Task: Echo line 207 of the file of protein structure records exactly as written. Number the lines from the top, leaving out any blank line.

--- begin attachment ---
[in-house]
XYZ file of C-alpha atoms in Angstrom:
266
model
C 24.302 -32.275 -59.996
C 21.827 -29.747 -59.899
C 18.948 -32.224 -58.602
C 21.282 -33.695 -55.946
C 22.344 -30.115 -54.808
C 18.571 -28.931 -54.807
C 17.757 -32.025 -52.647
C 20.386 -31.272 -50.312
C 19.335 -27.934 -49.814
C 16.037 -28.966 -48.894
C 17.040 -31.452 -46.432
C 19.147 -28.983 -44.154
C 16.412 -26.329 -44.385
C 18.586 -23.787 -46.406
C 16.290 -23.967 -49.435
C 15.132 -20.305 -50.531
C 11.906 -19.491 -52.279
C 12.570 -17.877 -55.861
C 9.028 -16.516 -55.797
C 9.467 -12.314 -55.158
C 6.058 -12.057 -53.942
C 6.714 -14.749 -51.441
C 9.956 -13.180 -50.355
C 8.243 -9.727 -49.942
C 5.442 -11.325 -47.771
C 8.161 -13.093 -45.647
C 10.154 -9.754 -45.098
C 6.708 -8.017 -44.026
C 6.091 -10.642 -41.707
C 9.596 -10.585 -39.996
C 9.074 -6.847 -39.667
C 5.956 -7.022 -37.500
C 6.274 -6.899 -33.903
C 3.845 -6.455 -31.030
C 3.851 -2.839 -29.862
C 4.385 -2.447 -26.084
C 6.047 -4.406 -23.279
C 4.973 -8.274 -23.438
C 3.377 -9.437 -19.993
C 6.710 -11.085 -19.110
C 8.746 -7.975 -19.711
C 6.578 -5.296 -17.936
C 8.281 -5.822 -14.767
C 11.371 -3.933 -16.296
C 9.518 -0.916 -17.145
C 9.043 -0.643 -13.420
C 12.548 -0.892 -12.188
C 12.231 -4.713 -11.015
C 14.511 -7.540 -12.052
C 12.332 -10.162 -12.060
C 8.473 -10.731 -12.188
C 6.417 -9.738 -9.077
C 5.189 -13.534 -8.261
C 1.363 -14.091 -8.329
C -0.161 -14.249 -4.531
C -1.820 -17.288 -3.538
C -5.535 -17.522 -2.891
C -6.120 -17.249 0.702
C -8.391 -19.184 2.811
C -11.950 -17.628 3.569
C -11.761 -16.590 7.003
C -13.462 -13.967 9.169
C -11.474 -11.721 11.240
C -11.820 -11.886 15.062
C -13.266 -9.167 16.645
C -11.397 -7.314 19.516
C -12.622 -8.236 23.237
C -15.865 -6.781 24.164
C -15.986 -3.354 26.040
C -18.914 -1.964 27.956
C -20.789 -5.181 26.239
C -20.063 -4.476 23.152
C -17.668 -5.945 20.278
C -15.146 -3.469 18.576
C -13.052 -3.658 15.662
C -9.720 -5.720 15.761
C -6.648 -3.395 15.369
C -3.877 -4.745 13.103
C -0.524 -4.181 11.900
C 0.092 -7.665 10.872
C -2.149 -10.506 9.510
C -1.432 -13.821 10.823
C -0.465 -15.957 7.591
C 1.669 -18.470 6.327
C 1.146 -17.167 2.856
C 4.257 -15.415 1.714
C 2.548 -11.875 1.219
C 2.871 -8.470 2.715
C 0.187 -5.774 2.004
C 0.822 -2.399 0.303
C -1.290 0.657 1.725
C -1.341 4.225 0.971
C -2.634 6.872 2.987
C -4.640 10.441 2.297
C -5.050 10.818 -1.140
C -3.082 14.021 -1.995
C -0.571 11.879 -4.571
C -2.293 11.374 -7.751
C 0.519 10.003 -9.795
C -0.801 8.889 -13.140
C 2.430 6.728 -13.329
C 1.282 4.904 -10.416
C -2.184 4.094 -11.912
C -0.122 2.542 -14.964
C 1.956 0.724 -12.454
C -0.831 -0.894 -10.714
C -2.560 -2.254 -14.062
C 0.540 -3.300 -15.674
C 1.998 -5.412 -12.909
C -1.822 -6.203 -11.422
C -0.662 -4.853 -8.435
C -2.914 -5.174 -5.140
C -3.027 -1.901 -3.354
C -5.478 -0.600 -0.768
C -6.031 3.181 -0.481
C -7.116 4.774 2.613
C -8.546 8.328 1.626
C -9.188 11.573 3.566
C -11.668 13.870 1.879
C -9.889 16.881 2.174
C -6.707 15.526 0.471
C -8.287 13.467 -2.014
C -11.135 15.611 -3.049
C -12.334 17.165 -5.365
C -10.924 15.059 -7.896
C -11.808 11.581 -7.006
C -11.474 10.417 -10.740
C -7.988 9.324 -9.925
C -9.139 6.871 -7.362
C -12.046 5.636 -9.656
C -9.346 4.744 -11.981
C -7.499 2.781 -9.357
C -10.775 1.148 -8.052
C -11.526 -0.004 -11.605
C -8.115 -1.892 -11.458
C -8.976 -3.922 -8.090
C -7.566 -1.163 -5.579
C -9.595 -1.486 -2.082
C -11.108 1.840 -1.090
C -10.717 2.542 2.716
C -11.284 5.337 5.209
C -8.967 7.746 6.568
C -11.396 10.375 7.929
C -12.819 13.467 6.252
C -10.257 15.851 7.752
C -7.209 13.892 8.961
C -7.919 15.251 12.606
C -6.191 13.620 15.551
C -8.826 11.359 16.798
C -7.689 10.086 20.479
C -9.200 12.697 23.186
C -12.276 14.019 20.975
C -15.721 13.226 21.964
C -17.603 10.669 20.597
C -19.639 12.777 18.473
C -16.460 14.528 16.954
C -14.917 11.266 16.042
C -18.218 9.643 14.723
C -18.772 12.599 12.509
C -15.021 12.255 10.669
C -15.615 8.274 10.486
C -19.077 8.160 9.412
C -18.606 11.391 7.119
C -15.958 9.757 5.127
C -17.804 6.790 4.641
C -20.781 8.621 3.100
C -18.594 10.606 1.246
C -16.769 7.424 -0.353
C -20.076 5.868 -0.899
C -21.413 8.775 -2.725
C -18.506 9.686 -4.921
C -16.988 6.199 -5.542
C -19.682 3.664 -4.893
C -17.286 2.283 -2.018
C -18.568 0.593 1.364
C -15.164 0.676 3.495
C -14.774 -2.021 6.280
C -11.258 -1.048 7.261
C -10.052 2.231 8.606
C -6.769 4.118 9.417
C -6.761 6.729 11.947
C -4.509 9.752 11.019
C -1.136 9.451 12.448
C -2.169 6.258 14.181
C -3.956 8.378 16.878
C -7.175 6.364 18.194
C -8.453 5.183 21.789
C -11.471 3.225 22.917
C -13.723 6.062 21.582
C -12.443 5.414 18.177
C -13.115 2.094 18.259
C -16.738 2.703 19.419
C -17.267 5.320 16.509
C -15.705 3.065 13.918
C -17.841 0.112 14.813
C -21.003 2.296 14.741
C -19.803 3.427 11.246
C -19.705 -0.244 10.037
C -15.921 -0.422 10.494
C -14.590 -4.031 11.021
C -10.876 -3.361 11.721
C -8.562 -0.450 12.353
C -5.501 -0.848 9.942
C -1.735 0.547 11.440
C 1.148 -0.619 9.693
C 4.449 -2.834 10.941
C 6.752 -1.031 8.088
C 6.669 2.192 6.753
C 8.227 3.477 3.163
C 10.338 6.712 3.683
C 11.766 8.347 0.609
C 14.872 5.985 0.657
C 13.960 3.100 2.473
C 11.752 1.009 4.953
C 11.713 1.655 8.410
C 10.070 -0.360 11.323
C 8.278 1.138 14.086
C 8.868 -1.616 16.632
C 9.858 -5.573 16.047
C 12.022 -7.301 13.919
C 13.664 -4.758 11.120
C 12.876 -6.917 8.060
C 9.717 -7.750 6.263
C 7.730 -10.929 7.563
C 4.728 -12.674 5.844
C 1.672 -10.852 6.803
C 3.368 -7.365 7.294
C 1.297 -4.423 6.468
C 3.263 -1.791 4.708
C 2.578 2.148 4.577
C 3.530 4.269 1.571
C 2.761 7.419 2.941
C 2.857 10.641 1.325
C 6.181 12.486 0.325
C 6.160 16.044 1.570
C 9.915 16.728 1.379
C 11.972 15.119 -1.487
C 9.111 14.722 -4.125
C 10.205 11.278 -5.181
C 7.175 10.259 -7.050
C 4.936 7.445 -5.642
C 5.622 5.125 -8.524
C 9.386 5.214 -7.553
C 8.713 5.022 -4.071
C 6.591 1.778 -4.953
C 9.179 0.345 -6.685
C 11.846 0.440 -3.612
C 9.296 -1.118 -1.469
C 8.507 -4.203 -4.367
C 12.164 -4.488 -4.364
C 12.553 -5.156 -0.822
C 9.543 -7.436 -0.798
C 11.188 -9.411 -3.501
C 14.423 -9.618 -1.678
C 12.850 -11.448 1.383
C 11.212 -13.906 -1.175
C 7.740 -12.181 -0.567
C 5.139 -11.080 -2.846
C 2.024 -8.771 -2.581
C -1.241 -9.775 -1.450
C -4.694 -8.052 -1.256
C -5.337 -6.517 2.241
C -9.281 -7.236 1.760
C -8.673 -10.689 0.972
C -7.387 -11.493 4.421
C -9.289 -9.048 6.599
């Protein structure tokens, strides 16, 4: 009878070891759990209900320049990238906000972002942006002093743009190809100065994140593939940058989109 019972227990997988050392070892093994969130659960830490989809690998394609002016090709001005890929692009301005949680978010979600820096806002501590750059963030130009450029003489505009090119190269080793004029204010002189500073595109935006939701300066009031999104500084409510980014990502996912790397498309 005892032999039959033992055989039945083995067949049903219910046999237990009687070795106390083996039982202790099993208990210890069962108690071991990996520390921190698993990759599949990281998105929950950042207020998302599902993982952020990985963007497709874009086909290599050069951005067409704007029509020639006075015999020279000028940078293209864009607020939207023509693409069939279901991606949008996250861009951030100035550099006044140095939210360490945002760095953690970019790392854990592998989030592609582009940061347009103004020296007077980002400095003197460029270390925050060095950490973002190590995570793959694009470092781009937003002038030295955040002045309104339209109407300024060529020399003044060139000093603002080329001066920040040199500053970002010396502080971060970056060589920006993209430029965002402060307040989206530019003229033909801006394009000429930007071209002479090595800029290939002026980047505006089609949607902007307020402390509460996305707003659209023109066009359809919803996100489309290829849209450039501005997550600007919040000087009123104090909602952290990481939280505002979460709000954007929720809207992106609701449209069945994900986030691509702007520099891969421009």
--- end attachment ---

C -5.501 -0.848 9.942